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Taking knowledge users' knowledge needs into account in health: an evidence synthesis framework.

Author(s): Wickremasinghe, Deepthi; Kuruvilla, Shyama; Mays, Nicholas; Avan, Bilal Iqbal
Source: Health Policy Plan;31(4): 527-37, 2016 May.
[ PMID: 26324232 ] Language(s): English
: Journal Article; Research Support, Non-U.S. Gov't; Review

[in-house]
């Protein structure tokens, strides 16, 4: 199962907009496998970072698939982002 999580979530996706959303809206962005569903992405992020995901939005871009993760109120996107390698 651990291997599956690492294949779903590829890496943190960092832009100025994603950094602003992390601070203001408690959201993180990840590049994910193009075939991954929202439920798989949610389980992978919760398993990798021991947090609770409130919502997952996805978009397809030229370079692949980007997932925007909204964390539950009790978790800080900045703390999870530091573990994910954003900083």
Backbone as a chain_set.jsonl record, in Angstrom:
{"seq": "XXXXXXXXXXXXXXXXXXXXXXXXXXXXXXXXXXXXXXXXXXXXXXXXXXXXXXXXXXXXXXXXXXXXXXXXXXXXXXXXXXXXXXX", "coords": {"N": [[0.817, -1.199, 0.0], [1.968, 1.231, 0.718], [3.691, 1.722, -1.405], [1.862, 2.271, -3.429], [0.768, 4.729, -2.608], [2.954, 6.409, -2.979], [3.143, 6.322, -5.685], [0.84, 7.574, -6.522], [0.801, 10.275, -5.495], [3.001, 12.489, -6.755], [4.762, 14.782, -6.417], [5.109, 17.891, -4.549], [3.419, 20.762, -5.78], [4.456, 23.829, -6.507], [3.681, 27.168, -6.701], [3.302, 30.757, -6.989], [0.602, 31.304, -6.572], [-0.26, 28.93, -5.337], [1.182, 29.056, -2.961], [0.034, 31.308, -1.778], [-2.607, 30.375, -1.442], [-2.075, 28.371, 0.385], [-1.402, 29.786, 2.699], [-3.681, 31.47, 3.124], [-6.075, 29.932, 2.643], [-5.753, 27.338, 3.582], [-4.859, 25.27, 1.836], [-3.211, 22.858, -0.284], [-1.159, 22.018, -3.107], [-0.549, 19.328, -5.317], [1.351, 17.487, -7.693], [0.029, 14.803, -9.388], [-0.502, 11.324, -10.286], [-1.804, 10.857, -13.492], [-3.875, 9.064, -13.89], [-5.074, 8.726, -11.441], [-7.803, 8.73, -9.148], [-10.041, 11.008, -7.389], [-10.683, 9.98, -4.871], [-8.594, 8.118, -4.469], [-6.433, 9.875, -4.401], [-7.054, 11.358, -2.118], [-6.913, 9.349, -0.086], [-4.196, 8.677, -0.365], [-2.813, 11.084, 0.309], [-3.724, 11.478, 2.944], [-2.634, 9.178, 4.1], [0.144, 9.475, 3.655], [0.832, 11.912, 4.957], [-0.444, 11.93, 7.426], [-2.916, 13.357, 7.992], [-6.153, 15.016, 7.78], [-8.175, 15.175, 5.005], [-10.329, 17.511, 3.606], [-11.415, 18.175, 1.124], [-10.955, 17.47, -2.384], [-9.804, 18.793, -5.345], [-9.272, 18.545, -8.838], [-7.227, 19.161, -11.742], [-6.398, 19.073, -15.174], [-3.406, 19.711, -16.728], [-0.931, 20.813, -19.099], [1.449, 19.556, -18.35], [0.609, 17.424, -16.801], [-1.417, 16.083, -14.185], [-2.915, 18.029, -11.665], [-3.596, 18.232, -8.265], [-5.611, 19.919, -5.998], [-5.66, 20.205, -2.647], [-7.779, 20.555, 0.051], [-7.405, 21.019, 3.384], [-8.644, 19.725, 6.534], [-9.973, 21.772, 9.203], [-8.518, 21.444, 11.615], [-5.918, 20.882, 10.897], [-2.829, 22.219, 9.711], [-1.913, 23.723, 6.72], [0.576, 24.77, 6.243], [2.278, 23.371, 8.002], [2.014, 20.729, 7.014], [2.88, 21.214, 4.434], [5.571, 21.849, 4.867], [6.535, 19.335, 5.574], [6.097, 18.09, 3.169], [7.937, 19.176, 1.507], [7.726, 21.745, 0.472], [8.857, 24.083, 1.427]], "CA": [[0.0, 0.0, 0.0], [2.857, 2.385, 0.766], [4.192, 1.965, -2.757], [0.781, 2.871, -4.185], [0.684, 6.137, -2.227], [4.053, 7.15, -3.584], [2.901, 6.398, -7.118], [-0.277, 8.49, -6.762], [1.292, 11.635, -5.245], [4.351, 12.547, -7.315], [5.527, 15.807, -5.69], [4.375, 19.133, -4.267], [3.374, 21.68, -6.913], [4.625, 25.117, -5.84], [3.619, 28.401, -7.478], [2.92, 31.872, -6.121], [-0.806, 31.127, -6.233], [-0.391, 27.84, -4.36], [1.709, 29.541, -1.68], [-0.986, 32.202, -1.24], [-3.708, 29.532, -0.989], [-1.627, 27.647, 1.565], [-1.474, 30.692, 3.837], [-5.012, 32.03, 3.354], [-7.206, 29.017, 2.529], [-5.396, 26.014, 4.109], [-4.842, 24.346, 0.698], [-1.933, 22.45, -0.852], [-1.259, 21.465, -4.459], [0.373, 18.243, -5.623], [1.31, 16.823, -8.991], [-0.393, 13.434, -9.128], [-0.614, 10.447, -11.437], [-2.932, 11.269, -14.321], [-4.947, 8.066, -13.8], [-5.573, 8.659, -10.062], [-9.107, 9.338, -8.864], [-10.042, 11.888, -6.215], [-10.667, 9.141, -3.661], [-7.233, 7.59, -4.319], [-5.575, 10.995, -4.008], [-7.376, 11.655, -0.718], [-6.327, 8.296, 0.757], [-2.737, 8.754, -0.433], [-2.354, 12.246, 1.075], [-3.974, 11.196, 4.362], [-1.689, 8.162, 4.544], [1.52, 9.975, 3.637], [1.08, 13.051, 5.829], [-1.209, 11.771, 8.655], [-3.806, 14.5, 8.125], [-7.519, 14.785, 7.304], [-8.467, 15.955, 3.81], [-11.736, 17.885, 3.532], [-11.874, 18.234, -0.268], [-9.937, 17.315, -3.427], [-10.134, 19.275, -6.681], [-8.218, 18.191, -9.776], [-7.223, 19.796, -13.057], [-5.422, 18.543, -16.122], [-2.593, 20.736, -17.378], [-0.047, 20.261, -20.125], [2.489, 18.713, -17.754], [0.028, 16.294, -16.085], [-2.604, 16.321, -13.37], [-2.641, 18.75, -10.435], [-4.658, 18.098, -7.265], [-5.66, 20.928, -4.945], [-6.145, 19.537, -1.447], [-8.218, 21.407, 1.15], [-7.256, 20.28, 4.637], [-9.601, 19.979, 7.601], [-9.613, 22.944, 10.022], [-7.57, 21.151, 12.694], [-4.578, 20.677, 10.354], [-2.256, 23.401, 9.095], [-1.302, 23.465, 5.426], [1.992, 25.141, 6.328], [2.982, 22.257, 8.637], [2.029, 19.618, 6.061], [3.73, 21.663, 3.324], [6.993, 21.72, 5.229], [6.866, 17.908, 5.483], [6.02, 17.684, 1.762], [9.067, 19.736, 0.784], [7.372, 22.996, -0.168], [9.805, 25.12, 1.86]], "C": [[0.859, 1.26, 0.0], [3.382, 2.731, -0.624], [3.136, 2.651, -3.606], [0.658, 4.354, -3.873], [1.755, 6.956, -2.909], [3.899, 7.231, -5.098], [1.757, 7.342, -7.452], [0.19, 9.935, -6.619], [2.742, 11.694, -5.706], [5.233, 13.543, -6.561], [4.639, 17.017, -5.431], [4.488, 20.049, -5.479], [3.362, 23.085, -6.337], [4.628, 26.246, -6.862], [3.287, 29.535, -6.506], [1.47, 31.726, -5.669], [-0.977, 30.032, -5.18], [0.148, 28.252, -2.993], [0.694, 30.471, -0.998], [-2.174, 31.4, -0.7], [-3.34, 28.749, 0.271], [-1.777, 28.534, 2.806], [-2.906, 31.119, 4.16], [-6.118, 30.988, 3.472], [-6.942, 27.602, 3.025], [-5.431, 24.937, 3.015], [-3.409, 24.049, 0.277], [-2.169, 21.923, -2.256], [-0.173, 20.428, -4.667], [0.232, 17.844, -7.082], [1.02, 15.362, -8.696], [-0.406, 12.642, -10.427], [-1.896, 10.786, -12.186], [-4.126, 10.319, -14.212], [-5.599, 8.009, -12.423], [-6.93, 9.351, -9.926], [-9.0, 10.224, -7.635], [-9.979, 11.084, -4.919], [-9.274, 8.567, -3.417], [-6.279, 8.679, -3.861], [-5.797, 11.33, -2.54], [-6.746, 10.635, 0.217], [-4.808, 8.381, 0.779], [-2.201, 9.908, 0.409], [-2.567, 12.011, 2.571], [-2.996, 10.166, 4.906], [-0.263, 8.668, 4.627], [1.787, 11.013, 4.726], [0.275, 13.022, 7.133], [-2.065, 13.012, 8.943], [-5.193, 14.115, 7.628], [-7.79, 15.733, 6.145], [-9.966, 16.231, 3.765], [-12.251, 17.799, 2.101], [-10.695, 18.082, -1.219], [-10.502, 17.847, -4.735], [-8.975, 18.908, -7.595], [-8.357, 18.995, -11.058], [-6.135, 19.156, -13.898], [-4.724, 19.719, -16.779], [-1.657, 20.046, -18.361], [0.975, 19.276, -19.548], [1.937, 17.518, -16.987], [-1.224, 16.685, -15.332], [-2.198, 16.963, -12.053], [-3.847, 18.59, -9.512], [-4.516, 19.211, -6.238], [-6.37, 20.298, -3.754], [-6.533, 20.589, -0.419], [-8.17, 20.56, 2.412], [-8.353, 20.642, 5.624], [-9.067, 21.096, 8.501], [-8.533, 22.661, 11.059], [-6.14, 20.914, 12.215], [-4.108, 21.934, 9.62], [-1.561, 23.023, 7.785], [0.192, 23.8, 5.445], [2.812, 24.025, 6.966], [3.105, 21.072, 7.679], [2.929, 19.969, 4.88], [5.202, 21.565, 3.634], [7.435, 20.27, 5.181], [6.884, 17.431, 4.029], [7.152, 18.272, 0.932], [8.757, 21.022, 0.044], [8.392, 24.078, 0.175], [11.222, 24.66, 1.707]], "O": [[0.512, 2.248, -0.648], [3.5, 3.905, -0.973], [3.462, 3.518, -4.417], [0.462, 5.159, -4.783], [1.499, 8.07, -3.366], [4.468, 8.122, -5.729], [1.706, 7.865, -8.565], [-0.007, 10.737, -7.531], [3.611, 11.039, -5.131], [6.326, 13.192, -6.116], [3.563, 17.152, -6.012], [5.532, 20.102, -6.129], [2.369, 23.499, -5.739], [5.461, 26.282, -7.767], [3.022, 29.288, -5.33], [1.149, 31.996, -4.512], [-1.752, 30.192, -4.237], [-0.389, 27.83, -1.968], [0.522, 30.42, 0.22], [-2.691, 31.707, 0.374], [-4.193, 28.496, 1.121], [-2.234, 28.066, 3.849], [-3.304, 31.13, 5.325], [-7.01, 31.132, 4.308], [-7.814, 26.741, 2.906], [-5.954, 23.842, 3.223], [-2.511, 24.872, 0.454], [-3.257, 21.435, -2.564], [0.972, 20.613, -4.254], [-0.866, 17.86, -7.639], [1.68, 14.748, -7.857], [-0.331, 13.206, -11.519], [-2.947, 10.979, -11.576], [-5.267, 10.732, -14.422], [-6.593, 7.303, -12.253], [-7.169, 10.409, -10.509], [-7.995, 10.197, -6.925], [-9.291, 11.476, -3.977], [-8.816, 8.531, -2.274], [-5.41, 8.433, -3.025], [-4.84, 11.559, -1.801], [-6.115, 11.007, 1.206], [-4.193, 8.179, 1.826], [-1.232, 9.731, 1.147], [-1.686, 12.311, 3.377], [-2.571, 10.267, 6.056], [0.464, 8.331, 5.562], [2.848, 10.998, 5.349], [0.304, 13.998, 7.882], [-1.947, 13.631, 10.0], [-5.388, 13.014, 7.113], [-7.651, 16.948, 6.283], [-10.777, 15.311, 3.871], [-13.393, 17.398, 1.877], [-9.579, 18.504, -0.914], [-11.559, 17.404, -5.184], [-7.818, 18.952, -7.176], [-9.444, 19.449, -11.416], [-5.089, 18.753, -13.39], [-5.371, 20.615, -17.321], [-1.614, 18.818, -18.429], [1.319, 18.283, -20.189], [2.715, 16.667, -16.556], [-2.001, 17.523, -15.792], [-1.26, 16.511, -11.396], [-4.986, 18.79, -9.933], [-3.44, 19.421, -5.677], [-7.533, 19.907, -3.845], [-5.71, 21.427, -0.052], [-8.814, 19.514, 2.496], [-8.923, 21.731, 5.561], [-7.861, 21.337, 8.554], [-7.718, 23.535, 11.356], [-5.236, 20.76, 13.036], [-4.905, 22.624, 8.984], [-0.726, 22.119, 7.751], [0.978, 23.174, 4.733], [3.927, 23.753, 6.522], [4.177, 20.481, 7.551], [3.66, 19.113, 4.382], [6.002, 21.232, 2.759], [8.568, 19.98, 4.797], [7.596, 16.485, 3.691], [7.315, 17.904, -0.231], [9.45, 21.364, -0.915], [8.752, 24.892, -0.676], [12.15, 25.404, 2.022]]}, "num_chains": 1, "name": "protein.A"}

The increased demand for evidence-based practice in health policy in recent years has provoked a parallel increase in diverse evidence-based outputs designed to translate knowledge from researchers to policy makers and practitioners. Such knowledge translation ideally creates user-friendly outputs, tailored to meet information needs in a particular context for a particular audience. Yet matching users' knowledge needs to the most suitable output can be challenging. We have developed an evidence synthesis framework to help knowledge users, brokers, commissioners and producers decide which type of output offers the best 'fit' between 'need' and 'response'. We conducted a four-strand literature search for characteristics and methods of evidence synthesis outputs using databases of peer reviewed literature, specific journals, grey literature and references in relevant documents. Eight experts in synthesis designed to get research into policy and practice were also consulted to hone issues for consideration and ascertain key studies. In all, 24 documents were included in the literature review. From these we identified essential characteristics to consider when planning an output-Readability, Relevance, Rigour and Resources-which we then used to develop a process for matching users' knowledge needs with an appropriate evidence synthesis output. We also identified 10 distinct evidence synthesis outputs, classifying them in the evidence synthesis framework under four domains: key features, utility, technical characteristics and resources, and in relation to six primary audience groups-professionals, practitioners, researchers, academics, advocates and policy makers. Users' knowledge needs vary and meeting them successfully requires collaborative planning. The Framework should facilitate a more systematic assessment of the balance of essential characteristics required to select the best output for the purpose.